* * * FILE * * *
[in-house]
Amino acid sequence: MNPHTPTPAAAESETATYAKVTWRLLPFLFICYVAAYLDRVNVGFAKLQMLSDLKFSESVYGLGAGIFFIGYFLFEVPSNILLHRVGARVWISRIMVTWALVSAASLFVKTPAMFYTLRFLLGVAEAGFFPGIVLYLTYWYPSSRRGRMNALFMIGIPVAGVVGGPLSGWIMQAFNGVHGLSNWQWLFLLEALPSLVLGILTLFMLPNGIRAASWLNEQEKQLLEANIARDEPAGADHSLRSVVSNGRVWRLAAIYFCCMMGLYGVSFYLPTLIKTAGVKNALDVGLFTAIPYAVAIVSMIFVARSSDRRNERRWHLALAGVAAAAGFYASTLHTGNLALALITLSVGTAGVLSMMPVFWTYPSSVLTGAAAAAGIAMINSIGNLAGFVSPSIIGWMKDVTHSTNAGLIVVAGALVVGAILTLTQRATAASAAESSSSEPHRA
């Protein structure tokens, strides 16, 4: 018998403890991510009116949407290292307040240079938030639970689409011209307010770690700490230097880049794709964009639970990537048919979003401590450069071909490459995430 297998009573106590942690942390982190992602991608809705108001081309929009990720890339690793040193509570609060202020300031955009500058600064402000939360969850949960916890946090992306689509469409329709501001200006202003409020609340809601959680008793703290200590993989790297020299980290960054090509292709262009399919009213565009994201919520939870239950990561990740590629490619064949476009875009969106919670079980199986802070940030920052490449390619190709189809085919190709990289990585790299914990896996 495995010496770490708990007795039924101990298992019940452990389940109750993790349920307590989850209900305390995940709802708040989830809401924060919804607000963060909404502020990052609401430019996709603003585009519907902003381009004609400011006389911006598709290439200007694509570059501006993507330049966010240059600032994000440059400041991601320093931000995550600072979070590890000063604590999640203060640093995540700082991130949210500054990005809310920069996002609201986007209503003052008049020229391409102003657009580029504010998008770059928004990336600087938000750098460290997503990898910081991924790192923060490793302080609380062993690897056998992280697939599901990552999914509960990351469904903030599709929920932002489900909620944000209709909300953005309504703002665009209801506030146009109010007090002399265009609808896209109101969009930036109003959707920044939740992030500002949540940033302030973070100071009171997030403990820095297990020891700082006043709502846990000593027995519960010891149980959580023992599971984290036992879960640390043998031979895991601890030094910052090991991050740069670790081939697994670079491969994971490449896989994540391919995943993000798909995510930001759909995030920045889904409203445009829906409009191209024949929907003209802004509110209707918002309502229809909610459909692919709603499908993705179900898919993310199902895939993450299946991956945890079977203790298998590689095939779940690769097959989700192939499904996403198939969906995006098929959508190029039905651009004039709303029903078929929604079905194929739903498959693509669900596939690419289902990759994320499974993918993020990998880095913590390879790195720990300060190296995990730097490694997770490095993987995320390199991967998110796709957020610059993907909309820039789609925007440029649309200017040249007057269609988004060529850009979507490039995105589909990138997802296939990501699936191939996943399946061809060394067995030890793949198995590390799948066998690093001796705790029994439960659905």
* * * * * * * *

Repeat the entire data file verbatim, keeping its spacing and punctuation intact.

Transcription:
[in-house]
Amino acid sequence: MNPHTPTPAAAESETATYAKVTWRLLPFLFICYVAAYLDRVNVGFAKLQMLSDLKFSESVYGLGAGIFFIGYFLFEVPSNILLHRVGARVWISRIMVTWALVSAASLFVKTPAMFYTLRFLLGVAEAGFFPGIVLYLTYWYPSSRRGRMNALFMIGIPVAGVVGGPLSGWIMQAFNGVHGLSNWQWLFLLEALPSLVLGILTLFMLPNGIRAASWLNEQEKQLLEANIARDEPAGADHSLRSVVSNGRVWRLAAIYFCCMMGLYGVSFYLPTLIKTAGVKNALDVGLFTAIPYAVAIVSMIFVARSSDRRNERRWHLALAGVAAAAGFYASTLHTGNLALALITLSVGTAGVLSMMPVFWTYPSSVLTGAAAAAGIAMINSIGNLAGFVSPSIIGWMKDVTHSTNAGLIVVAGALVVGAILTLTQRATAASAAESSSSEPHRA
């Protein structure tokens, strides 16, 4: 018998403890991510009116949407290292307040240079938030639970689409011209307010770690700490230097880049794709964009639970990537048919979003401590450069071909490459995430 297998009573106590942690942390982190992602991608809705108001081309929009990720890339690793040193509570609060202020300031955009500058600064402000939360969850949960916890946090992306689509469409329709501001200006202003409020609340809601959680008793703290200590993989790297020299980290960054090509292709262009399919009213565009994201919520939870239950990561990740590629490619064949476009875009969106919670079980199986802070940030920052490449390619190709189809085919190709990289990585790299914990896996 495995010496770490708990007795039924101990298992019940452990389940109750993790349920307590989850209900305390995940709802708040989830809401924060919804607000963060909404502020990052609401430019996709603003585009519907902003381009004609400011006389911006598709290439200007694509570059501006993507330049966010240059600032994000440059400041991601320093931000995550600072979070590890000063604590999640203060640093995540700082991130949210500054990005809310920069996002609201986007209503003052008049020229391409102003657009580029504010998008770059928004990336600087938000750098460290997503990898910081991924790192923060490793302080609380062993690897056998992280697939599901990552999914509960990351469904903030599709929920932002489900909620944000209709909300953005309504703002665009209801506030146009109010007090002399265009609808896209109101969009930036109003959707920044939740992030500002949540940033302030973070100071009171997030403990820095297990020891700082006043709502846990000593027995519960010891149980959580023992599971984290036992879960640390043998031979895991601890030094910052090991991050740069670790081939697994670079491969994971490449896989994540391919995943993000798909995510930001759909995030920045889904409203445009829906409009191209024949929907003209802004509110209707918002309502229809909610459909692919709603499908993705179900898919993310199902895939993450299946991956945890079977203790298998590689095939779940690769097959989700192939499904996403198939969906995006098929959508190029039905651009004039709303029903078929929604079905194929739903498959693509669900596939690419289902990759994320499974993918993020990998880095913590390879790195720990300060190296995990730097490694997770490095993987995320390199991967998110796709957020610059993907909309820039789609925007440029649309200017040249007057269609988004060529850009979507490039995105589909990138997802296939990501699936191939996943399946061809060394067995030890793949198995590390799948066998690093001796705790029994439960659905």